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Situated on the outskirts of a residential Montreal neighbourhood, near a railway line, the U-House exists in an entirely urban context. However, the U shape takes advantage of the open central space, creating an oasis protected from the surrounding environment. The walls that frame the courtyard are finely crafted of articulated wood and glass panels which can be opened and closed. Weather permitting, the courtyard transforms itself into another room in the house.
The U-House was built by architect Natalie Dionne to house both the family residence and her office space. Along with her partner, who works in cinema, she drew the plans and began construction in 2003. On the edge of the trendy Plateau Mont-Royal , on one of the few remaining vacant lots, two new structures were built at each edge of the land, each one attached to a small industrial building already onsite.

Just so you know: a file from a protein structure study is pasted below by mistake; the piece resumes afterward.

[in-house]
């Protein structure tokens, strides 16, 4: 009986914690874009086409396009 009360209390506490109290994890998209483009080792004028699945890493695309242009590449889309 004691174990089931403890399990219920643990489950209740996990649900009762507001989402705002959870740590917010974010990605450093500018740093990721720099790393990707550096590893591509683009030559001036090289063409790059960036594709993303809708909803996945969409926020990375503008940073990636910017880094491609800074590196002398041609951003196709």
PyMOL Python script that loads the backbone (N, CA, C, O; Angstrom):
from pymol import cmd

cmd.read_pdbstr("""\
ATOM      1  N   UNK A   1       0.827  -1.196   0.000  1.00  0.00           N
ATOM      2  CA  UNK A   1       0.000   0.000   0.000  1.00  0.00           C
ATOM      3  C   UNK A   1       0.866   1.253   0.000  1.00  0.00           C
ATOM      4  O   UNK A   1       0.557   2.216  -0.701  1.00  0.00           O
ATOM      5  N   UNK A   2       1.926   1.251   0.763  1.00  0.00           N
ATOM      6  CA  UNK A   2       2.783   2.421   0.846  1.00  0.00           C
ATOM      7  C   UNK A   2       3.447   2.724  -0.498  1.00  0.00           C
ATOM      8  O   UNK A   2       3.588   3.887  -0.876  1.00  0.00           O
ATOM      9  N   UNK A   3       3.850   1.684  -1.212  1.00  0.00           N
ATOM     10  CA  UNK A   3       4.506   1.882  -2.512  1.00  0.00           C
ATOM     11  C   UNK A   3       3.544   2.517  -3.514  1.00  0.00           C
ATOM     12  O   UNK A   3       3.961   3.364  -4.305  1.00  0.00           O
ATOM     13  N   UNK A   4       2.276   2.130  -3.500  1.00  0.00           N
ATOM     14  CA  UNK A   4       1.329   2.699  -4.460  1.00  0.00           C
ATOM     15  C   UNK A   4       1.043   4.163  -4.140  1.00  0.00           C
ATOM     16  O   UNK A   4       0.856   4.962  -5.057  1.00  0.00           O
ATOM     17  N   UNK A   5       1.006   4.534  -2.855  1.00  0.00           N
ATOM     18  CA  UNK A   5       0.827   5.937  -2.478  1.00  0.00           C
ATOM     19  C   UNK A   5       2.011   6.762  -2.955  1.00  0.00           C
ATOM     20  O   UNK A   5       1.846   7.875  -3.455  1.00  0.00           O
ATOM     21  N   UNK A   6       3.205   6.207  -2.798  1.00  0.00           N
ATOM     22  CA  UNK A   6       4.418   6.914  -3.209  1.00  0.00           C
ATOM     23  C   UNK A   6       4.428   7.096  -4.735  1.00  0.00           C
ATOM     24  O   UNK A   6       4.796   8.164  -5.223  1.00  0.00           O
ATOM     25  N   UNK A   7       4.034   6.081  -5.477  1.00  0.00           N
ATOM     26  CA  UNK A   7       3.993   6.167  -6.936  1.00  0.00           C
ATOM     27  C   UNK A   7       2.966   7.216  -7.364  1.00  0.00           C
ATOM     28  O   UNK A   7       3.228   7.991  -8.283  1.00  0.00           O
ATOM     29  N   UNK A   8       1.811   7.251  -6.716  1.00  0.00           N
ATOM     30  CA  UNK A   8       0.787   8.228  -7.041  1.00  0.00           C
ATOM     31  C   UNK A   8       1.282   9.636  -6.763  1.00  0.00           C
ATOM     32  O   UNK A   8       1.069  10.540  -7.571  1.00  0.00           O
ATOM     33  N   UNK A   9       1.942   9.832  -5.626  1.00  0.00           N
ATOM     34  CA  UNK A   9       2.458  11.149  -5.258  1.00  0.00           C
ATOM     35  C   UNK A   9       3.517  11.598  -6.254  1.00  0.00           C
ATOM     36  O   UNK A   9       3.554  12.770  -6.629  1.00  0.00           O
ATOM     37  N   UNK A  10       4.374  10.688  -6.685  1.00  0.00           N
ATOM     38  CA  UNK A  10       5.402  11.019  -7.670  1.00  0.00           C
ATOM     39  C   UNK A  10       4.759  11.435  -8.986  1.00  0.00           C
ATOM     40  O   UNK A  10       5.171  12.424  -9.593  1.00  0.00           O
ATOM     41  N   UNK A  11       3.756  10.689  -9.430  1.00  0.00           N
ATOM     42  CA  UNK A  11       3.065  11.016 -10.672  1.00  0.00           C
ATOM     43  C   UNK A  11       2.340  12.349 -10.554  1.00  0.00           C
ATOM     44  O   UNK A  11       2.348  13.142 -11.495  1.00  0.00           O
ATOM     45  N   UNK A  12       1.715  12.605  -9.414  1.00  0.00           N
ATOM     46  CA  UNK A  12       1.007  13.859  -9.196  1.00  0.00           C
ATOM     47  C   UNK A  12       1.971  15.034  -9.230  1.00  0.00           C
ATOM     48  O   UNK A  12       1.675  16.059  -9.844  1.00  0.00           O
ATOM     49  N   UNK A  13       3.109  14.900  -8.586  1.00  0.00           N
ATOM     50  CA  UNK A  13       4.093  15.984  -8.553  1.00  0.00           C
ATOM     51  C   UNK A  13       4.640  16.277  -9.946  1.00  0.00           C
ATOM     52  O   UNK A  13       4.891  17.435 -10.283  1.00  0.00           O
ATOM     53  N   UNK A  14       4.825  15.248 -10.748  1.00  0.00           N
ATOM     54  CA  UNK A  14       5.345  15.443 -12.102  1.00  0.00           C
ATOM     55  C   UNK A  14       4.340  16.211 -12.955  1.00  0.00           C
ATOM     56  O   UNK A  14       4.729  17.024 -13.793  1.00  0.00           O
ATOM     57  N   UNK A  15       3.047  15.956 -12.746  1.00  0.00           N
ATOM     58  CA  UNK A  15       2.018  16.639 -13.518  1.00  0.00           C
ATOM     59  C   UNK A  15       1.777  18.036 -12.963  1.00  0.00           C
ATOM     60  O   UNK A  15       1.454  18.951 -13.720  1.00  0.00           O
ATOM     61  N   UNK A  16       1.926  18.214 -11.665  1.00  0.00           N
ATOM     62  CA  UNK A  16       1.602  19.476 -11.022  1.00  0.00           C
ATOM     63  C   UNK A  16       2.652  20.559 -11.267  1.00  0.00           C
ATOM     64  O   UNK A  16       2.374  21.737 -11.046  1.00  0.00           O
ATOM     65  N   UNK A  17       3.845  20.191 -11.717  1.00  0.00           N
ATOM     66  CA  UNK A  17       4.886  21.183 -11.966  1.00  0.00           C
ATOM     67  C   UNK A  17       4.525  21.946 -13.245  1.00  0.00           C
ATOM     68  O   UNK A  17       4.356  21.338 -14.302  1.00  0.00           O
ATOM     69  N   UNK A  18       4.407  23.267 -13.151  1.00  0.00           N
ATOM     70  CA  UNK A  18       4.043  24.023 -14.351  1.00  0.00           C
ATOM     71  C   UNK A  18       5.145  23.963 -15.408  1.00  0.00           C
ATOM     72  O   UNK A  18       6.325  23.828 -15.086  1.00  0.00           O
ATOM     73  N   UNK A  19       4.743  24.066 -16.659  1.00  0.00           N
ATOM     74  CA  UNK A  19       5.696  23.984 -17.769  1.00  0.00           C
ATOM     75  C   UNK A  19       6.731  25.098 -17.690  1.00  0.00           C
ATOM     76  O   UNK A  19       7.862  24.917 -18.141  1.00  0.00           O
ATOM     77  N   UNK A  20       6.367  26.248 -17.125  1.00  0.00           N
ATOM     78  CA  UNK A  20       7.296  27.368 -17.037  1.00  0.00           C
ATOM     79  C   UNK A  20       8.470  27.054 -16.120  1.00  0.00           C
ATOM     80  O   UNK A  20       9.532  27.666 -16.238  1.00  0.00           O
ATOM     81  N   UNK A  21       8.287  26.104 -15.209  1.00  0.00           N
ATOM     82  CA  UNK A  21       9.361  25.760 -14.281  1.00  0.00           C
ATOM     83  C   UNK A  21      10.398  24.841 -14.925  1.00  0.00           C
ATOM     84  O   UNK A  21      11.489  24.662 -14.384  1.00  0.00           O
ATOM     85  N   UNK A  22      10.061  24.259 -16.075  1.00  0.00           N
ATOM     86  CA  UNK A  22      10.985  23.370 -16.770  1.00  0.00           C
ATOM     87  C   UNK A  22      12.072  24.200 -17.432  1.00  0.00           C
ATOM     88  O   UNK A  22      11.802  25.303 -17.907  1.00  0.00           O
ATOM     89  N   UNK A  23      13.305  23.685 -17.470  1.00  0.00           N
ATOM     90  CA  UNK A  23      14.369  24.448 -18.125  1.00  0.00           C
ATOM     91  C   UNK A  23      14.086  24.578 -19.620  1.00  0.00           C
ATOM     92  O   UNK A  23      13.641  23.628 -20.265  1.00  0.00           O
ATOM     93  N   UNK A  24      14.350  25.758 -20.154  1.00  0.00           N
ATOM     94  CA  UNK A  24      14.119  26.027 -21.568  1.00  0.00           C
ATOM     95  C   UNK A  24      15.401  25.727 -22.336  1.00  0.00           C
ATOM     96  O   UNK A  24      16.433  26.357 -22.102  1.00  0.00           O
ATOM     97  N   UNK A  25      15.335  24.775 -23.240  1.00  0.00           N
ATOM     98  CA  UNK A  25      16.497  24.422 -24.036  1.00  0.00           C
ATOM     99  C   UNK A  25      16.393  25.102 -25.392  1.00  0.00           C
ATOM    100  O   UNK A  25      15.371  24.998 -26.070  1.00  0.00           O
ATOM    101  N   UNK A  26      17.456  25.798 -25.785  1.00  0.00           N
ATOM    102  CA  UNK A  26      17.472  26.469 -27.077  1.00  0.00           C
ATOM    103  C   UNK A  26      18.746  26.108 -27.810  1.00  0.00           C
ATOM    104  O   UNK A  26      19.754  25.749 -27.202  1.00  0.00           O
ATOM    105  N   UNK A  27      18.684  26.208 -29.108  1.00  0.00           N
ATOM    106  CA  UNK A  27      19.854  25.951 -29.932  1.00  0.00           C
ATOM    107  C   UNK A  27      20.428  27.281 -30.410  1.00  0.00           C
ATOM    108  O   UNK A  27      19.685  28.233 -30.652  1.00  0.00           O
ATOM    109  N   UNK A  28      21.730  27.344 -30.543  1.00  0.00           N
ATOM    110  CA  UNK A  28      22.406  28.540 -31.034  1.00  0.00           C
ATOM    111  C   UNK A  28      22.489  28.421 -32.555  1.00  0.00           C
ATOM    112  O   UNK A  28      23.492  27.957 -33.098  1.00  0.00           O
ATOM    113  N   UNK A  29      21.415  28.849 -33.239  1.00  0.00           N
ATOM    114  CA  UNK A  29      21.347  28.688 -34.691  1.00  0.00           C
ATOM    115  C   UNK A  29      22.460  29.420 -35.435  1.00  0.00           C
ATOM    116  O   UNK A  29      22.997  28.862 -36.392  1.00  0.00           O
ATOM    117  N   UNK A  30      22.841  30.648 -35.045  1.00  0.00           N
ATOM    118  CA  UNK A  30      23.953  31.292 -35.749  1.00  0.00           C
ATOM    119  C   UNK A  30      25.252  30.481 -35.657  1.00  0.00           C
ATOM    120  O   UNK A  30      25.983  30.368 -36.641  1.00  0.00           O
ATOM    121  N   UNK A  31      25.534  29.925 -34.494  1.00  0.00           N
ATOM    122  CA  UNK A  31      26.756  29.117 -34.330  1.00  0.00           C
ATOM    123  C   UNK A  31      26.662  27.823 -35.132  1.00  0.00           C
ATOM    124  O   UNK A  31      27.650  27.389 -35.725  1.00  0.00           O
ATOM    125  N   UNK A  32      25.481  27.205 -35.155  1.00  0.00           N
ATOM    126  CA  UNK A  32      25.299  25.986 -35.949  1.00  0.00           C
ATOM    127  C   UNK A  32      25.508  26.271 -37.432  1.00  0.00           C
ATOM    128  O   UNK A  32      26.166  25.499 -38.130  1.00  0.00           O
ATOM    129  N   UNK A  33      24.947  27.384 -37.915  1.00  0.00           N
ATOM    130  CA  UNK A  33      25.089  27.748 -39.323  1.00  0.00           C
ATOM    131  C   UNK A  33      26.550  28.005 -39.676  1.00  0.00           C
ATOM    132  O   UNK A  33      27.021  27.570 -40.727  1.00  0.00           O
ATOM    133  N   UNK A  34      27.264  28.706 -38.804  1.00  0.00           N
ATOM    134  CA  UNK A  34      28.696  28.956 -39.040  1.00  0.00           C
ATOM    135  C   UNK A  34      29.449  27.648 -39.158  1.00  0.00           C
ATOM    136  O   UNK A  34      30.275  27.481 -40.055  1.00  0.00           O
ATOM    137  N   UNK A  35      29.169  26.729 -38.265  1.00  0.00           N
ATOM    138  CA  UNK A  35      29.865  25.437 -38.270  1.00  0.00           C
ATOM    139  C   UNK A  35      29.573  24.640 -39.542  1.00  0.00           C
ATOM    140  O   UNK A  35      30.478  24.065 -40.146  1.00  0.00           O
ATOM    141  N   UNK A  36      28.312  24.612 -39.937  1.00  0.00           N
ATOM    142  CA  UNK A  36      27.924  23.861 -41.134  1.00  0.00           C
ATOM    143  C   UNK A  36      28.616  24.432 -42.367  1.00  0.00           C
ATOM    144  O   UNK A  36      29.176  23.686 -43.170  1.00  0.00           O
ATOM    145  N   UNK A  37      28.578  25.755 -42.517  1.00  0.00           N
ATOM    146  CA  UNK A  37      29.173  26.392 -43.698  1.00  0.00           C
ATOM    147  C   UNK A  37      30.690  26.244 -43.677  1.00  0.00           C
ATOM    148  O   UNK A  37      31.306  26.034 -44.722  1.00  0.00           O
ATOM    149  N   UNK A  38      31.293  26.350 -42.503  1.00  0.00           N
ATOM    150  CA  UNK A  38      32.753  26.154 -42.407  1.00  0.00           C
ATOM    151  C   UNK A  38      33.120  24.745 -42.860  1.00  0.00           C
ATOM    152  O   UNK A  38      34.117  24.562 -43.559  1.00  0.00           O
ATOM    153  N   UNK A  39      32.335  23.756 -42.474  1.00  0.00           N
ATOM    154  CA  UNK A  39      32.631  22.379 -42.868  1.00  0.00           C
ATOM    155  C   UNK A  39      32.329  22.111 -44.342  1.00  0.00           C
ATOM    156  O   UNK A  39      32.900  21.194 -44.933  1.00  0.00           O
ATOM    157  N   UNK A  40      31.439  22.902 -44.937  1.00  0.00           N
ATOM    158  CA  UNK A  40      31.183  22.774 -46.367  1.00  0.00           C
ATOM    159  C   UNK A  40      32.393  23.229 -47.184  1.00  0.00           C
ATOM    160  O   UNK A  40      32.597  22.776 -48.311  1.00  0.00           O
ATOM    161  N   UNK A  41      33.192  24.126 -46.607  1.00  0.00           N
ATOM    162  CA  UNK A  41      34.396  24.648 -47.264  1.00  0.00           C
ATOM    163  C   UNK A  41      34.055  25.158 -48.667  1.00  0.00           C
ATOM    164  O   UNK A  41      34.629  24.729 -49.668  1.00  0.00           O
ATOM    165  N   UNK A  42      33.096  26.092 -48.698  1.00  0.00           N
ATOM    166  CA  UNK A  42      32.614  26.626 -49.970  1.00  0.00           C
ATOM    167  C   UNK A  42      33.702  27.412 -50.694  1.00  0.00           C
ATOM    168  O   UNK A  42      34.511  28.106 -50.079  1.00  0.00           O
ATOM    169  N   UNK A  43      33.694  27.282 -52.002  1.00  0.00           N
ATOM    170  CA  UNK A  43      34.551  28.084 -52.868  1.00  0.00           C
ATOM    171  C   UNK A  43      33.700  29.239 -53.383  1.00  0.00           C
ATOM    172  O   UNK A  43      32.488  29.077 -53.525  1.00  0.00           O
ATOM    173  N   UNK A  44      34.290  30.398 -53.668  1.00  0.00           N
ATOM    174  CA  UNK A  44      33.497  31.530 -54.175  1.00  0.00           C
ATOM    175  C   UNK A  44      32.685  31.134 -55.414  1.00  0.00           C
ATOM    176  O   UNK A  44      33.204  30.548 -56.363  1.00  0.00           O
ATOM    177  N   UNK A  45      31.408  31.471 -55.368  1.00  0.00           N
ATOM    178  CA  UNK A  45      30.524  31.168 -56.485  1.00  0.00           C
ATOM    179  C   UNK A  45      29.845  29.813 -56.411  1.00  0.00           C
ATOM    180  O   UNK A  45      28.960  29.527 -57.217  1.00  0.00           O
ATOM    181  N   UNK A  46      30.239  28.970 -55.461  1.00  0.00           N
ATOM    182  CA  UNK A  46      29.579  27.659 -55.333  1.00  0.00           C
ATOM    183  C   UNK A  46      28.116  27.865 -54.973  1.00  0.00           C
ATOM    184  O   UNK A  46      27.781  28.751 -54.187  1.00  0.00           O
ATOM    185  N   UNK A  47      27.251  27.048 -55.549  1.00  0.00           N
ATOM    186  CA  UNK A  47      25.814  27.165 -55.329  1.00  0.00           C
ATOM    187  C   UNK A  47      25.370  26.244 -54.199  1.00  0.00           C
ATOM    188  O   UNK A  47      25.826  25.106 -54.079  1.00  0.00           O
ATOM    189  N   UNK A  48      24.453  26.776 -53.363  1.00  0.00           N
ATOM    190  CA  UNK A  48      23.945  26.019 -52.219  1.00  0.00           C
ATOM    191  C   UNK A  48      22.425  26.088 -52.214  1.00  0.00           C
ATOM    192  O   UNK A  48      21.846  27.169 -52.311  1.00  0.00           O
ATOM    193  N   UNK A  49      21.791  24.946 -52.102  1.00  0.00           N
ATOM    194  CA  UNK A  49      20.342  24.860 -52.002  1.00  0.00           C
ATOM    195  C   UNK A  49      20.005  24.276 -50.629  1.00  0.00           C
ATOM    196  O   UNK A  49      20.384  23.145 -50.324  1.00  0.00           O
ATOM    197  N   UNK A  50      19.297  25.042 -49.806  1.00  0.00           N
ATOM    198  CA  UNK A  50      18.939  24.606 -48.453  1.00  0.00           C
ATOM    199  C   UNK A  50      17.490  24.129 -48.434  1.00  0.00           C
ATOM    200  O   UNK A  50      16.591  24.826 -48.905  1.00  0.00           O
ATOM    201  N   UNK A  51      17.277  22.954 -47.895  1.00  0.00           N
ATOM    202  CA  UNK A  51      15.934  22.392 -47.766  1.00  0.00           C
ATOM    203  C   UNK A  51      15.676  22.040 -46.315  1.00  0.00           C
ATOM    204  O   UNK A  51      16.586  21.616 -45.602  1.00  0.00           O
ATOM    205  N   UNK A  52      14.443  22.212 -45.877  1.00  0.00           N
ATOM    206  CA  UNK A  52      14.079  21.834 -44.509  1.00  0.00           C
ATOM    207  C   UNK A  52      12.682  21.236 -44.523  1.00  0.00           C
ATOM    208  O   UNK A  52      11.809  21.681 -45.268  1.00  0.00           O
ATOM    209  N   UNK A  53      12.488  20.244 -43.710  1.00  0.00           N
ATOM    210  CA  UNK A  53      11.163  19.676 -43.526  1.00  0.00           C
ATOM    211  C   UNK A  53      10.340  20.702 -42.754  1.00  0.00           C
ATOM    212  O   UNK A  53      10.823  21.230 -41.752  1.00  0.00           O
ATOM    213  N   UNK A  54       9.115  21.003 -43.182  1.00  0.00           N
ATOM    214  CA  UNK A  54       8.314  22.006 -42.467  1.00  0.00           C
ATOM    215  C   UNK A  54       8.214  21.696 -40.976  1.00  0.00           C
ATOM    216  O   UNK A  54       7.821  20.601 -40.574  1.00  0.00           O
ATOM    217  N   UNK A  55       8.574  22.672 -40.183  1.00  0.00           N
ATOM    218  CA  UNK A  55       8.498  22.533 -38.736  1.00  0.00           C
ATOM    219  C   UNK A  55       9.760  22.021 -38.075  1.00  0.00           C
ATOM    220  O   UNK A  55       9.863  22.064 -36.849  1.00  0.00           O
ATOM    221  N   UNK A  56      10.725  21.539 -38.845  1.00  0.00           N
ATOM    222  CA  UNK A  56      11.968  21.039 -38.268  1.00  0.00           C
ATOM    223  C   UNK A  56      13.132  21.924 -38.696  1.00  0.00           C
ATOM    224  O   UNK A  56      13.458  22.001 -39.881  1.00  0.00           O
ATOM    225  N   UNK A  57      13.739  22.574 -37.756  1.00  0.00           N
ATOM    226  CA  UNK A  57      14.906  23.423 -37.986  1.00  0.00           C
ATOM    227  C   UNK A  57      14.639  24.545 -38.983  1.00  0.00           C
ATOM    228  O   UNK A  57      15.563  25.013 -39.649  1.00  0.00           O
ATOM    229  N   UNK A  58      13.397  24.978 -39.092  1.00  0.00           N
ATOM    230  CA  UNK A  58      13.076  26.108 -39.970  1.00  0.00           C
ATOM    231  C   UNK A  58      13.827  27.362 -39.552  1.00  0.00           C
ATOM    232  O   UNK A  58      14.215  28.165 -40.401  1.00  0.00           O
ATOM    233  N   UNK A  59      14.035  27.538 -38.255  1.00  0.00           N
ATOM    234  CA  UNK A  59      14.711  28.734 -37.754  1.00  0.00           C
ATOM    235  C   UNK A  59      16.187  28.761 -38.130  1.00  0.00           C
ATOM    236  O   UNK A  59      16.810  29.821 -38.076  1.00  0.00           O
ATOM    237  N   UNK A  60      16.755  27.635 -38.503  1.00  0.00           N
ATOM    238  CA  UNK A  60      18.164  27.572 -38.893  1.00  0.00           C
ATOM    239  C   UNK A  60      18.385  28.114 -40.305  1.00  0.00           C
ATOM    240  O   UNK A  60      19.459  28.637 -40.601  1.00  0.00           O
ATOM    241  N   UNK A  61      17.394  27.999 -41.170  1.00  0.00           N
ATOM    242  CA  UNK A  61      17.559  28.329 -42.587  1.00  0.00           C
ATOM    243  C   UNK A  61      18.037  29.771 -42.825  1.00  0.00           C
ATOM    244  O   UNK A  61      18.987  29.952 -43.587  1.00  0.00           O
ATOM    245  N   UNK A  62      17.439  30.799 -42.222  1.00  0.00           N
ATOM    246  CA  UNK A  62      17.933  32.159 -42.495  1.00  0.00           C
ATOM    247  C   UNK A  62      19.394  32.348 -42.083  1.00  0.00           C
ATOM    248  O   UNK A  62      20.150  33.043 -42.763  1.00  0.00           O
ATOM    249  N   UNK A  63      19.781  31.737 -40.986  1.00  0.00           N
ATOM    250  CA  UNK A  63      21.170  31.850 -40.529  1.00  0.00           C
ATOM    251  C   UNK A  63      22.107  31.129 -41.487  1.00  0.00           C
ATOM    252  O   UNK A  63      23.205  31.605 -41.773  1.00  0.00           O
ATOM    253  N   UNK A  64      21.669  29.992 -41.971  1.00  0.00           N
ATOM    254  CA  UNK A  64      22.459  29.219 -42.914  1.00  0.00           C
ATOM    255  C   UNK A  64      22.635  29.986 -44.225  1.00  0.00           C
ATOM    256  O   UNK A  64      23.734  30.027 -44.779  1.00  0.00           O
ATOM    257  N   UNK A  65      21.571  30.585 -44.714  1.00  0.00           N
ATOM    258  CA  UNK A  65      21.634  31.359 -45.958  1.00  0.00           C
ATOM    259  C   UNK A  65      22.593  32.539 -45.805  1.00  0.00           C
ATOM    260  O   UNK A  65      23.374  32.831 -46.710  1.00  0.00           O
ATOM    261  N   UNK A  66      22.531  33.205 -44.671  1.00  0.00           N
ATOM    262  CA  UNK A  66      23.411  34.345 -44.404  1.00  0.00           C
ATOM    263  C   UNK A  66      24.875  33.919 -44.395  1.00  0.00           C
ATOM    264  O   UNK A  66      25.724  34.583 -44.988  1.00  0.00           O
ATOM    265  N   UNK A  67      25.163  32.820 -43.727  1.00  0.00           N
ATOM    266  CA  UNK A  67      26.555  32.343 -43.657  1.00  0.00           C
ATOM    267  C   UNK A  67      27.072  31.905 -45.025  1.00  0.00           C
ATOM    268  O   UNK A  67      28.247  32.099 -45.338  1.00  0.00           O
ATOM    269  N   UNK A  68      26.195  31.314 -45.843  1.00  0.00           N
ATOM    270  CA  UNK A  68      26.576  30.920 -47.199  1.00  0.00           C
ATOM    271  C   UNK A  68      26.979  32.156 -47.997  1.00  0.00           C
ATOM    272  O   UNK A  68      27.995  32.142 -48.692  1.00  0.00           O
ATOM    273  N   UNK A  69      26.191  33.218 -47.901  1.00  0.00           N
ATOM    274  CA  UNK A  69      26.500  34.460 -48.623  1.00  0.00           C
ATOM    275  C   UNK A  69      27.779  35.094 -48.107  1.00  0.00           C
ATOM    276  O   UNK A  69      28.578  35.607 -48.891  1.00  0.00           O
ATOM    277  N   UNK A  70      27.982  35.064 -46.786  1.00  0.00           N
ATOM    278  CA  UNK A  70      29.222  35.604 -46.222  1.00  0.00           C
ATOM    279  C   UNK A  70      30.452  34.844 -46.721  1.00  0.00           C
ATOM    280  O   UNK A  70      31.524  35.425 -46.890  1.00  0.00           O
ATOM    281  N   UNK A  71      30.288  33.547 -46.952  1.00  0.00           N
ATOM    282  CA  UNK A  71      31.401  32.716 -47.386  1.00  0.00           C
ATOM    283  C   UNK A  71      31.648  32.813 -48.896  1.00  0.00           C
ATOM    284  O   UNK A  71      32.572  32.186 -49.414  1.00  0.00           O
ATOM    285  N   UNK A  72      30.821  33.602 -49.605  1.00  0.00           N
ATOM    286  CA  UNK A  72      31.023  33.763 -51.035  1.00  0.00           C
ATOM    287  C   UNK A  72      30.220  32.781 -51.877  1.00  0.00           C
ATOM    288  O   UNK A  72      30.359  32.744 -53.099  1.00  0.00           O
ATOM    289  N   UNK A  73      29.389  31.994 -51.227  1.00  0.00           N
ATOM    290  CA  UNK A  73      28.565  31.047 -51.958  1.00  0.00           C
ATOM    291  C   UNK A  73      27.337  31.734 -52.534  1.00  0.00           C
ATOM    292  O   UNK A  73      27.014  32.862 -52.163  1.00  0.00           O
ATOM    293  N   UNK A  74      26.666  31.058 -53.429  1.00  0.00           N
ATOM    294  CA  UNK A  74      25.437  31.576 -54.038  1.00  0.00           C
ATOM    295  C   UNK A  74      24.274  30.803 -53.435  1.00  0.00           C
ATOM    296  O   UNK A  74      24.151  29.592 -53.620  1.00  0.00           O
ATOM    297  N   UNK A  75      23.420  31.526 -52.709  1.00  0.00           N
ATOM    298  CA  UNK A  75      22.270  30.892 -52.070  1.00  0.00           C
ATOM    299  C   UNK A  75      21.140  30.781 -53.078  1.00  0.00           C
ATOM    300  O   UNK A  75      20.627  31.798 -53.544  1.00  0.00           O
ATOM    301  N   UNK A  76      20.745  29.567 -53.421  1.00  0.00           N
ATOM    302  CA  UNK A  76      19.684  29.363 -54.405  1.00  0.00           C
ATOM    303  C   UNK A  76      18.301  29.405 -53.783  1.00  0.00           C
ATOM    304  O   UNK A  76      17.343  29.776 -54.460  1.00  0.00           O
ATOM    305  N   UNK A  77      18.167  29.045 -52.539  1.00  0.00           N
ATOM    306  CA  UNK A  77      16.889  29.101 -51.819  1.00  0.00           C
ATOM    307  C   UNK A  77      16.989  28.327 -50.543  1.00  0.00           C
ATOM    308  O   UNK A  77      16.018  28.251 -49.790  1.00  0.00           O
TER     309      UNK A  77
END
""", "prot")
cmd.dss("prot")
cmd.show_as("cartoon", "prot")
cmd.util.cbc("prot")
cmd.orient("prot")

The U-House exploits the idea of fluidity between interior and exterior spaces. The facades facing the courtyard are covered with marine-grade plywood, and finished in okoumé wood veneer. The same veneer adorns the interior walls as well. In the same way, the floor of the terrace is continuous with that of the house, made from the same ipé wood. On one side of the deck, the four wood window frame panels are hinged together to accordion open and closed. On the other side of the deck, in the original building, one of the huge windows is actually a garage door. When both these picture windows are fully open they leave two gaping holes in the facade, completely erasing the boundaries between indoors and outdoors. In summer, the upstairs windows are opened and the shutters closed. This ensures sufficient ventilation, guarantees privacy, protects from the rain, and keeps the south-facing rooms nicely cool. In winter, open shutters allow for the maximum of light and heat from the sun.